History of Vaccines: Part 2

Virus, Vaccines, Verification

World War II accelerated vaccine development. Fear of a repetition of the 1918–19 world epidemic of influenza focused urgent attention on all viral diseases, while commercial production of antibiotics taught researchers to grow viruses with less contamination. Also, investigators paid closer attention to vaccine safety and effectiveness through clinical studies before release of a vaccine to the public, especially after the yellow fever vaccine apparently caused hepatitis B in many U.S. soldiers in 1942.

The U.S. Army hospital in Royat, France, during the World War I influenza epidemic
Courtesy of National Library of Medicine

Early Research

Polio vaccine is made from the actual virus. For both research and production, vaccine makers needed to grow large quantities of virus. Influenza virus had been grown in chicken eggs, but this method did not work for polio. So researchers sought other materials in which to grow poliovirus.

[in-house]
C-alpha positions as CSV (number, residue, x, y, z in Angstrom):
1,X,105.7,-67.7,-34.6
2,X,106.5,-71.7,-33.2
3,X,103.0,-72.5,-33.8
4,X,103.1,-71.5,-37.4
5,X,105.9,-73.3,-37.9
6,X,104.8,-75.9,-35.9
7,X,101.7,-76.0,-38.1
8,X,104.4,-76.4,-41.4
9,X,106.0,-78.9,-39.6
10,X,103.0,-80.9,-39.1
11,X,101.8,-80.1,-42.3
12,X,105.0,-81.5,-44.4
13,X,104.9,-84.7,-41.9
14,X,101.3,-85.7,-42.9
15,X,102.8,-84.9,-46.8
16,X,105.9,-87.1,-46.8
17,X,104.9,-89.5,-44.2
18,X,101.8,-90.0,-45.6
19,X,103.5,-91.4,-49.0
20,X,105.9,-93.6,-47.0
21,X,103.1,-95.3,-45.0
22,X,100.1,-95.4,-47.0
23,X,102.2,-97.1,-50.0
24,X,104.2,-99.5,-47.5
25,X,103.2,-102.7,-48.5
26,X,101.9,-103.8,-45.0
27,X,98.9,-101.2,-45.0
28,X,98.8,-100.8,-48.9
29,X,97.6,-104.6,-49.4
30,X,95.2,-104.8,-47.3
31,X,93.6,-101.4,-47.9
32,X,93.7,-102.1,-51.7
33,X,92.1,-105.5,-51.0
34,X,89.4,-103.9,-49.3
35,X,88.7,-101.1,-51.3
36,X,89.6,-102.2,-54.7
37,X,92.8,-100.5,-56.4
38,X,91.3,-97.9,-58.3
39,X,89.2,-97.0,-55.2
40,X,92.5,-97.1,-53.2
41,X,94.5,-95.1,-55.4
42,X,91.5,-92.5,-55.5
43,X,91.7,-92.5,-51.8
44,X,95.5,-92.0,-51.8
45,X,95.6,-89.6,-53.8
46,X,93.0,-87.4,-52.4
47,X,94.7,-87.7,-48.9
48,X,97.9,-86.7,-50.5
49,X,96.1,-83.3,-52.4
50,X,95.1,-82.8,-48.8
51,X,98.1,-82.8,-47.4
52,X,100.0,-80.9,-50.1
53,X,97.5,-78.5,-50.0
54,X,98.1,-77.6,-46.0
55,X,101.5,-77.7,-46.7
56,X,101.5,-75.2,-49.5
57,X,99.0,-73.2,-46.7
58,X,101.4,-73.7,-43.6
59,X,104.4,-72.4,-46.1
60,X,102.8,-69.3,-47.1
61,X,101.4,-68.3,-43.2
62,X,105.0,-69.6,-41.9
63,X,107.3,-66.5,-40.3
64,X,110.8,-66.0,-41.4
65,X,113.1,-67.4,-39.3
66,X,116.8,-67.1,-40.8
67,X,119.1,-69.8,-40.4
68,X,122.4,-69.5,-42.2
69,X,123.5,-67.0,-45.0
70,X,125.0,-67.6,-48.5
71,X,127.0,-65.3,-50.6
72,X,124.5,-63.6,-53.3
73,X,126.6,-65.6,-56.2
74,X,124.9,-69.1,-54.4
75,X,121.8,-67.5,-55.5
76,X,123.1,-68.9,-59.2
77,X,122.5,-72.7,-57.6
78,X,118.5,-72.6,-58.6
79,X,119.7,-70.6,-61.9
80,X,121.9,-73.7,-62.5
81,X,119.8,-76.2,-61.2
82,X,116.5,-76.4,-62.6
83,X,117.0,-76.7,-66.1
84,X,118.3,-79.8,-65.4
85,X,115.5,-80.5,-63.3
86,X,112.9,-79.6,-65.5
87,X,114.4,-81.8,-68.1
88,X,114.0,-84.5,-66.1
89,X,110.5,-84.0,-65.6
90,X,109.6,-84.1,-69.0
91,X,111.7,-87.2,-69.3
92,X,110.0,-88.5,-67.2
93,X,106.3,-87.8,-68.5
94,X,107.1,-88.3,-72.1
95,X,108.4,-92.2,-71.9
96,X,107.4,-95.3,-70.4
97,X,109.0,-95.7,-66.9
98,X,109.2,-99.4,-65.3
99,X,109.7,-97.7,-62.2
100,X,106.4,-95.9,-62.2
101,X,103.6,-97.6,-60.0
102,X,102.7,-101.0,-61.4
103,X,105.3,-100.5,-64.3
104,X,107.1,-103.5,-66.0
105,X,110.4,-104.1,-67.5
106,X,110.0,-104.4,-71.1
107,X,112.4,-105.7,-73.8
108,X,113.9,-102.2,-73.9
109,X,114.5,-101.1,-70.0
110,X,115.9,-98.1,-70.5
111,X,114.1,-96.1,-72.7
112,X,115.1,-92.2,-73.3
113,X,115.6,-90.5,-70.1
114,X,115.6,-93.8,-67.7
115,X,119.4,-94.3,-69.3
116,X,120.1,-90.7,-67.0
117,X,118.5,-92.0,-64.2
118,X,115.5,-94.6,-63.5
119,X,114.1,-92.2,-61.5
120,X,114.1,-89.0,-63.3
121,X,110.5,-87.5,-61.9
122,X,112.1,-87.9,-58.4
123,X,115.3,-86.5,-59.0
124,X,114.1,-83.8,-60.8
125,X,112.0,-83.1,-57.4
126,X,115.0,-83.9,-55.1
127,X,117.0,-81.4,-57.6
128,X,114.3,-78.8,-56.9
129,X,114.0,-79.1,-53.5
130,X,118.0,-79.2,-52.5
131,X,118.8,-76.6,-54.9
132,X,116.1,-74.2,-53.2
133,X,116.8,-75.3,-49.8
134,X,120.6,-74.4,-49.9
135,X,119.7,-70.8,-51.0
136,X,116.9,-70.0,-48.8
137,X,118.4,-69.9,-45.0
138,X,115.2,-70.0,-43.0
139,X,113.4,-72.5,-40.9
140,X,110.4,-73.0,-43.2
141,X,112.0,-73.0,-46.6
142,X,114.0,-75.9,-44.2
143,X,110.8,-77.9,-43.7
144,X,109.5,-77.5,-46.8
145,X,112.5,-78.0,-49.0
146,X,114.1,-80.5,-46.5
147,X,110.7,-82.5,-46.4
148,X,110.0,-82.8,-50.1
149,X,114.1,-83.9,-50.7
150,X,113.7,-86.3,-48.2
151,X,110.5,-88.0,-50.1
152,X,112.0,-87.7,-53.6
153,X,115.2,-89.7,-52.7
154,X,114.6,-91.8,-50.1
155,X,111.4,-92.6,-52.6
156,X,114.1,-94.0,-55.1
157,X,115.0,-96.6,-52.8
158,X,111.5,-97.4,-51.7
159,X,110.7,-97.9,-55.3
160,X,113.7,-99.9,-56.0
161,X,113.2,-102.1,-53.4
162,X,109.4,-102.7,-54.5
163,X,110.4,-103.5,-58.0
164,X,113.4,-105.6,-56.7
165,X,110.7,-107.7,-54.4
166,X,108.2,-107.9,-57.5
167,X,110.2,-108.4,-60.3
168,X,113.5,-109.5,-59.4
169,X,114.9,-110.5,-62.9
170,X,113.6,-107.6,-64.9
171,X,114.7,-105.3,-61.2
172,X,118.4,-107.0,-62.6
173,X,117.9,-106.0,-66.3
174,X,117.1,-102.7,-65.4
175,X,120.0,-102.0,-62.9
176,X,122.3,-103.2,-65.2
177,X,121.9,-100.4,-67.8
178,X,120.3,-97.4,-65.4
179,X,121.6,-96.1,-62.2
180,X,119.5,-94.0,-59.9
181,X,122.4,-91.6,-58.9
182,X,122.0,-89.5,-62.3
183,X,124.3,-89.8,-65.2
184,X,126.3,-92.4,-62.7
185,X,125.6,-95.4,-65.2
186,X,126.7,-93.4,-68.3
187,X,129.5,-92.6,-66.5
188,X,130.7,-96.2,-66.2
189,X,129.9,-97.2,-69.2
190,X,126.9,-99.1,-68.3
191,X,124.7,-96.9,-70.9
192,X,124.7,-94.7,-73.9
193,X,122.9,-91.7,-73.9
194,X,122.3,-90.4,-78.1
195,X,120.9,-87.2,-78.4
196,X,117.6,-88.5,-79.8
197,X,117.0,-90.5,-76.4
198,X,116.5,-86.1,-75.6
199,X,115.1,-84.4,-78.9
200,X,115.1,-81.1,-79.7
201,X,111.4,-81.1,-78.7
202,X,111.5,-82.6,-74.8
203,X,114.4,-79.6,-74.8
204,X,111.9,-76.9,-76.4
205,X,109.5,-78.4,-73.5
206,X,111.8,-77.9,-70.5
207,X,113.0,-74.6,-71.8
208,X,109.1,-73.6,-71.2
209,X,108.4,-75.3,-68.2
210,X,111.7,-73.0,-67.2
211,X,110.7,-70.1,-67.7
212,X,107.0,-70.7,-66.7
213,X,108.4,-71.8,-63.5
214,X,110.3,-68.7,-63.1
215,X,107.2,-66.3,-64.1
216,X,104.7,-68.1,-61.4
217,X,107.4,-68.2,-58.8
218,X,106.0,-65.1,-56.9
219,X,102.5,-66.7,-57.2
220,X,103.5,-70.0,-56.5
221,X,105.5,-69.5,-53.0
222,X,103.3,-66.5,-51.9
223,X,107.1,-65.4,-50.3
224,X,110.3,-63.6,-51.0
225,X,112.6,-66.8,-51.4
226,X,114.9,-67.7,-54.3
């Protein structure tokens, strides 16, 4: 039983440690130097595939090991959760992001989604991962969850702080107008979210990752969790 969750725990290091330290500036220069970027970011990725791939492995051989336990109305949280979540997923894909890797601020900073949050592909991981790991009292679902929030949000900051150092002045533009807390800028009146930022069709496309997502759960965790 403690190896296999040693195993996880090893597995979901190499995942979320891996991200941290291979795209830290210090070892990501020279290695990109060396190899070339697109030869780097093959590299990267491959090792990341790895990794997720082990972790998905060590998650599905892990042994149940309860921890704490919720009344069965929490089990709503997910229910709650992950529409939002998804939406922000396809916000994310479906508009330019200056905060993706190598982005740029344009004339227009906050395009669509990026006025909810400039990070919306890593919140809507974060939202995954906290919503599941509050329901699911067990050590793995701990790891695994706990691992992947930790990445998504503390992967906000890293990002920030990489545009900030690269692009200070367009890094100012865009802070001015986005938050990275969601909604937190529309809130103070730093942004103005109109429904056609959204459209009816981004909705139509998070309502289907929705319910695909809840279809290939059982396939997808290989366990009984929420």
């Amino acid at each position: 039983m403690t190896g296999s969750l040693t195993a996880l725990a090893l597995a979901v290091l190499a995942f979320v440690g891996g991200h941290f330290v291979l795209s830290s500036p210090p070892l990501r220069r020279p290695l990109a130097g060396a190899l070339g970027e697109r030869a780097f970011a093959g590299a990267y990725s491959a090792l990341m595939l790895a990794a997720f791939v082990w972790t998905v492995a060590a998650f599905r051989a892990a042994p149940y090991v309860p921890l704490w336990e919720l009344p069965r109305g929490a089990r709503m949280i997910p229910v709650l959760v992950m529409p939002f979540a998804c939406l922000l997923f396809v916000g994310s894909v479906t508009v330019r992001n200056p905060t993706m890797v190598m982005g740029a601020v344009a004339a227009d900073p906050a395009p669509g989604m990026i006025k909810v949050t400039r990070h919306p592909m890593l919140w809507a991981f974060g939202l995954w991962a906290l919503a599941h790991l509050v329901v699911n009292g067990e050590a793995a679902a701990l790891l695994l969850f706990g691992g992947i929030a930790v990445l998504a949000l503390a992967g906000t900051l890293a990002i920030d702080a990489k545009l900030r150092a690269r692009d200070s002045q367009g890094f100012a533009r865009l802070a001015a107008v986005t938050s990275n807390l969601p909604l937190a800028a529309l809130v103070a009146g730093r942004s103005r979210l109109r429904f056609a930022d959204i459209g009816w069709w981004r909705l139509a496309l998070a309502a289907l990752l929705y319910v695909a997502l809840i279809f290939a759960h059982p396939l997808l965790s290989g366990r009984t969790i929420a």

Laboratory workers preparing chicken eggs for use as the nutrient base for growing viruses, 1940s

In 1936, Albert Sabin and Peter Olitsky at the Rockefeller Institute demonstrated that poliovirus could grow in human embryonic brain tissue, but they feared that this method might risk central nervous system damage in those who received the vaccine. The advantage of embryonic tissue, however, was that it grew quickly.

Copy of page from Thomas Weller's notebook, March 30, 1948, describing the experiment for which he, John Enders, and Frederick Robbins won the Nobel Prize in 1954
Courtesy of Watson Publishing International

Thomas Weller, Frederick Robbins, and John Enders receiving the Nobel Prize in Stockholm, for “the cultivation of the poliomyelitis viruses in tissue culture,” 1954

A Nobel Prize

In March 1948, John Enders, Thomas Weller, and Frederick Robbins used human embryonic skin and muscle tissue grown in a nutrient mix with antibiotics to prove poliovirus could infect tissue other than nerve cells. Their confirmation meant that researchers could now grow enough poliovirus to create large quantities of vaccine.

The three scientists won the Nobel Prize in Physiology or Medicine in 1954, the year polio vaccine had its first large clinical trial. Neither Jonas Salk nor Albert Sabin received a Nobel Prize for their work in creating vaccines.


Twentieth Century Vaccines